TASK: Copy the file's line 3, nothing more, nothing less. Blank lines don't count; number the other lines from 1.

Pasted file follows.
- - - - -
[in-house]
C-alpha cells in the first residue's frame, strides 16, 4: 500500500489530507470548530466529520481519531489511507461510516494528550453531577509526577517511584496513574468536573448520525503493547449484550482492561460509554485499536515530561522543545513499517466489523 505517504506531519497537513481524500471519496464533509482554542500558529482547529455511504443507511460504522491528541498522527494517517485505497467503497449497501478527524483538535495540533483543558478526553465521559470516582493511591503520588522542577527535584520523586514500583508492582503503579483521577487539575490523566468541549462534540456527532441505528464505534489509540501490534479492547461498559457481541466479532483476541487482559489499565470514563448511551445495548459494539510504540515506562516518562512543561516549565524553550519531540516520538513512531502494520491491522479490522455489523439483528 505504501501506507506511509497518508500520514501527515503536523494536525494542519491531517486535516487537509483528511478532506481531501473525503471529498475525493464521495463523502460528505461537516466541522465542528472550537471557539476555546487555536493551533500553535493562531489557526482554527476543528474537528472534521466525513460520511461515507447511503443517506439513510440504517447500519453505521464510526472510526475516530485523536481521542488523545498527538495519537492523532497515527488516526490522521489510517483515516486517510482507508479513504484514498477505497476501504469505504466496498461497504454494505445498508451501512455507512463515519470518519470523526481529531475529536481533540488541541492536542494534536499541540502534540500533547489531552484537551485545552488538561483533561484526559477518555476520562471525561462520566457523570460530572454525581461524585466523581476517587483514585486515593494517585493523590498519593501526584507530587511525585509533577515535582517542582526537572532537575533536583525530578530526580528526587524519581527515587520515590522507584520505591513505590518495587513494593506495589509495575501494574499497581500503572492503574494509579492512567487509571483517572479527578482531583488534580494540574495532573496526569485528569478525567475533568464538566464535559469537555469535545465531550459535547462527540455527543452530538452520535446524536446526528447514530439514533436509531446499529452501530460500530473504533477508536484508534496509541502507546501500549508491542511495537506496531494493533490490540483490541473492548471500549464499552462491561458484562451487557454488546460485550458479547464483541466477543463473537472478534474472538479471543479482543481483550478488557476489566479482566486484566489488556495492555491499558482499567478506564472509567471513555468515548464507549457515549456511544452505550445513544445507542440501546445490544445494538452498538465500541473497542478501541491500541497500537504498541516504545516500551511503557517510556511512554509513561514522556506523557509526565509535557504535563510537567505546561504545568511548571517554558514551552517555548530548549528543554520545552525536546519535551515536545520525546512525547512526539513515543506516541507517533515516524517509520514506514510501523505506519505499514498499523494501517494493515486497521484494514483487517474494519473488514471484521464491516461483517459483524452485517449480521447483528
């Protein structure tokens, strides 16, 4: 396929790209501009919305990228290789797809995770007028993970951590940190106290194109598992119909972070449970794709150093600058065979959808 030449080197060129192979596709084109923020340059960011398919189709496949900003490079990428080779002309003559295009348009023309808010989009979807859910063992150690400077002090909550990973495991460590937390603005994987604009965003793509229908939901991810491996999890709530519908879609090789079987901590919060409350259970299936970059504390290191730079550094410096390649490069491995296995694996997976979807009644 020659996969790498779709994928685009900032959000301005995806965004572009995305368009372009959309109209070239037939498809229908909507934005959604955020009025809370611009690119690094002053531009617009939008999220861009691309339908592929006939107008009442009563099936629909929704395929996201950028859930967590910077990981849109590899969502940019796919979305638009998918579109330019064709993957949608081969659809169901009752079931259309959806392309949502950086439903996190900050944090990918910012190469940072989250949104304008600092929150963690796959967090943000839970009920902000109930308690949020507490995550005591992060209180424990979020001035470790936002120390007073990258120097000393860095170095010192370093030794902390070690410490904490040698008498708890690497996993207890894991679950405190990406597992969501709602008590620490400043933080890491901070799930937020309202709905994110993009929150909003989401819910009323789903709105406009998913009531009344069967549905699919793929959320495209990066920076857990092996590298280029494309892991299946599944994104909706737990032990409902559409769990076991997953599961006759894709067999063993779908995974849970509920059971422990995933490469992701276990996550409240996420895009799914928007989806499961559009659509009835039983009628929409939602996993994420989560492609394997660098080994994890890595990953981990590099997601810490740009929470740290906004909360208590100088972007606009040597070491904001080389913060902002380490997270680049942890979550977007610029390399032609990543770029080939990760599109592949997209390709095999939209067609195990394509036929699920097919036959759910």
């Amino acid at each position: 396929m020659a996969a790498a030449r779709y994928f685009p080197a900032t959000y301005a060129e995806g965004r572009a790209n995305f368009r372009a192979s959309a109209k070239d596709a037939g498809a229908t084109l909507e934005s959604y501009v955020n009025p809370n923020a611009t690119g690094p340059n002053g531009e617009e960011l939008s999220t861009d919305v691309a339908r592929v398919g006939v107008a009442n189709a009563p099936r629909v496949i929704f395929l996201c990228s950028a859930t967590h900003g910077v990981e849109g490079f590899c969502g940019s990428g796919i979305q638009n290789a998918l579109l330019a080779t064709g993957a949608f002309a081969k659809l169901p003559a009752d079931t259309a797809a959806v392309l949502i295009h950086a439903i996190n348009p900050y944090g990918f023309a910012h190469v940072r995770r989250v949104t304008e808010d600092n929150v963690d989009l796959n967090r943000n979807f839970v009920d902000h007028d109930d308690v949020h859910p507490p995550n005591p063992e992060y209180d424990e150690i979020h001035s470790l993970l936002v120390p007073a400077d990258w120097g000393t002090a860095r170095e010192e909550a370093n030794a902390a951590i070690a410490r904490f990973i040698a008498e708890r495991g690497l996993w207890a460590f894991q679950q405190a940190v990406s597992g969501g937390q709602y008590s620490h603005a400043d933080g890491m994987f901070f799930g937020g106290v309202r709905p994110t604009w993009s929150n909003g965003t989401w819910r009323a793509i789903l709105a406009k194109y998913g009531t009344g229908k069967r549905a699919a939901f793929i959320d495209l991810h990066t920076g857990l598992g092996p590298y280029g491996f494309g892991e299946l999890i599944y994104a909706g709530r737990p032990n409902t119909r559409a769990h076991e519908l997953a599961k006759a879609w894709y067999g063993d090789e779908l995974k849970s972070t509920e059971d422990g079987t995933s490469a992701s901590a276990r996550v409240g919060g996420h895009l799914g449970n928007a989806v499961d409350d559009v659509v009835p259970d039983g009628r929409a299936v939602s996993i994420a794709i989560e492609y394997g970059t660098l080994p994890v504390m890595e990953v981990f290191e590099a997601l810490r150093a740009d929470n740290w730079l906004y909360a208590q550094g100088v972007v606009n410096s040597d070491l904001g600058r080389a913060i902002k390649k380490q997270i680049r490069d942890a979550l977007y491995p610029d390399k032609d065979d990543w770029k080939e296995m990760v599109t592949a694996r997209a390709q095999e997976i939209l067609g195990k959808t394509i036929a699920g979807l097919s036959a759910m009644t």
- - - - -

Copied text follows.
């Protein structure tokens, strides 16, 4: 396929790209501009919305990228290789797809995770007028993970951590940190106290194109598992119909972070449970794709150093600058065979959808 030449080197060129192979596709084109923020340059960011398919189709496949900003490079990428080779002309003559295009348009023309808010989009979807859910063992150690400077002090909550990973495991460590937390603005994987604009965003793509229908939901991810491996999890709530519908879609090789079987901590919060409350259970299936970059504390290191730079550094410096390649490069491995296995694996997976979807009644 020659996969790498779709994928685009900032959000301005995806965004572009995305368009372009959309109209070239037939498809229908909507934005959604955020009025809370611009690119690094002053531009617009939008999220861009691309339908592929006939107008009442009563099936629909929704395929996201950028859930967590910077990981849109590899969502940019796919979305638009998918579109330019064709993957949608081969659809169901009752079931259309959806392309949502950086439903996190900050944090990918910012190469940072989250949104304008600092929150963690796959967090943000839970009920902000109930308690949020507490995550005591992060209180424990979020001035470790936002120390007073990258120097000393860095170095010192370093030794902390070690410490904490040698008498708890690497996993207890894991679950405190990406597992969501709602008590620490400043933080890491901070799930937020309202709905994110993009929150909003989401819910009323789903709105406009998913009531009344069967549905699919793929959320495209990066920076857990092996590298280029494309892991299946599944994104909706737990032990409902559409769990076991997953599961006759894709067999063993779908995974849970509920059971422990995933490469992701276990996550409240996420895009799914928007989806499961559009659509009835039983009628929409939602996993994420989560492609394997660098080994994890890595990953981990590099997601810490740009929470740290906004909360208590100088972007606009040597070491904001080389913060902002380490997270680049942890979550977007610029390399032609990543770029080939990760599109592949997209390709095999939209067609195990394509036929699920097919036959759910």